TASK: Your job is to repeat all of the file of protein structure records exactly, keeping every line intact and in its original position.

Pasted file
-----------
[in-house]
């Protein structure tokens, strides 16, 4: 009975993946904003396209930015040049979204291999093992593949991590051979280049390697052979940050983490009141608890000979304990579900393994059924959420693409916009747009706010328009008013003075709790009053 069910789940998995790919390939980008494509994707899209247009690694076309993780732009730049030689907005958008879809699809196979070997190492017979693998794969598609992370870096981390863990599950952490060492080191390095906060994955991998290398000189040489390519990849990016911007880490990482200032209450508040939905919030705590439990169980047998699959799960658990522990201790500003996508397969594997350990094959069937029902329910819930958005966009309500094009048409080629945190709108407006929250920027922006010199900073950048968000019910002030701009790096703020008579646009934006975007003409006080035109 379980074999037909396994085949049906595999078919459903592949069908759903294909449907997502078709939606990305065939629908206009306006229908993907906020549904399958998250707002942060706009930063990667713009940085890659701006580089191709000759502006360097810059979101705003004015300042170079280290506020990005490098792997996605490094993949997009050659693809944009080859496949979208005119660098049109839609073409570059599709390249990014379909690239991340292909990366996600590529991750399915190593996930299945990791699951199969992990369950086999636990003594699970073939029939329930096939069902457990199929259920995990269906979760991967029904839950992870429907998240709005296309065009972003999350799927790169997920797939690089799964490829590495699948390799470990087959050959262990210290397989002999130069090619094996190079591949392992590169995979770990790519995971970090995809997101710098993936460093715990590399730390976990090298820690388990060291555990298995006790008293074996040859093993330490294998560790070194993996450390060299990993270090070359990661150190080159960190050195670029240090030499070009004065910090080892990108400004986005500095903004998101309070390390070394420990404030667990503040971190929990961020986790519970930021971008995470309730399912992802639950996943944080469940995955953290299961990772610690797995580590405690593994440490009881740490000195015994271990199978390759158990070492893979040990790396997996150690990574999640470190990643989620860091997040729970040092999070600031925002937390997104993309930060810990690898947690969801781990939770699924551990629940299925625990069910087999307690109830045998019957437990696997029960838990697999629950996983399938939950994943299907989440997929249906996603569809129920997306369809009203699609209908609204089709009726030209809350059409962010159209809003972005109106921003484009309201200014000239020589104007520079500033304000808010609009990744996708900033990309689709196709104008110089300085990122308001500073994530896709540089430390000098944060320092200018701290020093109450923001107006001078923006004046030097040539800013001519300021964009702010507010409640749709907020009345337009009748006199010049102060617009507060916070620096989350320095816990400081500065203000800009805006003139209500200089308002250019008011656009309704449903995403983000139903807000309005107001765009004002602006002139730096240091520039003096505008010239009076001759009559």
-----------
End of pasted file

[in-house]
């Protein structure tokens, strides 16, 4: 009975993946904003396209930015040049979204291999093992593949991590051979280049390697052979940050983490009141608890000979304990579900393994059924959420693409916009747009706010328009008013003075709790009053 069910789940998995790919390939980008494509994707899209247009690694076309993780732009730049030689907005958008879809699809196979070997190492017979693998794969598609992370870096981390863990599950952490060492080191390095906060994955991998290398000189040489390519990849990016911007880490990482200032209450508040939905919030705590439990169980047998699959799960658990522990201790500003996508397969594997350990094959069937029902329910819930958005966009309500094009048409080629945190709108407006929250920027922006010199900073950048968000019910002030701009790096703020008579646009934006975007003409006080035109 379980074999037909396994085949049906595999078919459903592949069908759903294909449907997502078709939606990305065939629908206009306006229908993907906020549904399958998250707002942060706009930063990667713009940085890659701006580089191709000759502006360097810059979101705003004015300042170079280290506020990005490098792997996605490094993949997009050659693809944009080859496949979208005119660098049109839609073409570059599709390249990014379909690239991340292909990366996600590529991750399915190593996930299945990791699951199969992990369950086999636990003594699970073939029939329930096939069902457990199929259920995990269906979760991967029904839950992870429907998240709005296309065009972003999350799927790169997920797939690089799964490829590495699948390799470990087959050959262990210290397989002999130069090619094996190079591949392992590169995979770990790519995971970090995809997101710098993936460093715990590399730390976990090298820690388990060291555990298995006790008293074996040859093993330490294998560790070194993996450390060299990993270090070359990661150190080159960190050195670029240090030499070009004065910090080892990108400004986005500095903004998101309070390390070394420990404030667990503040971190929990961020986790519970930021971008995470309730399912992802639950996943944080469940995955953290299961990772610690797995580590405690593994440490009881740490000195015994271990199978390759158990070492893979040990790396997996150690990574999640470190990643989620860091997040729970040092999070600031925002937390997104993309930060810990690898947690969801781990939770699924551990629940299925625990069910087999307690109830045998019957437990696997029960838990697999629950996983399938939950994943299907989440997929249906996603569809129920997306369809009203699609209908609204089709009726030209809350059409962010159209809003972005109106921003484009309201200014000239020589104007520079500033304000808010609009990744996708900033990309689709196709104008110089300085990122308001500073994530896709540089430390000098944060320092200018701290020093109450923001107006001078923006004046030097040539800013001519300021964009702010507010409640749709907020009345337009009748006199010049102060617009507060916070620096989350320095816990400081500065203000800009805006003139209500200089308002250019008011656009309704449903995403983000139903807000309005107001765009004002602006002139730096240091520039003096505008010239009076001759009559």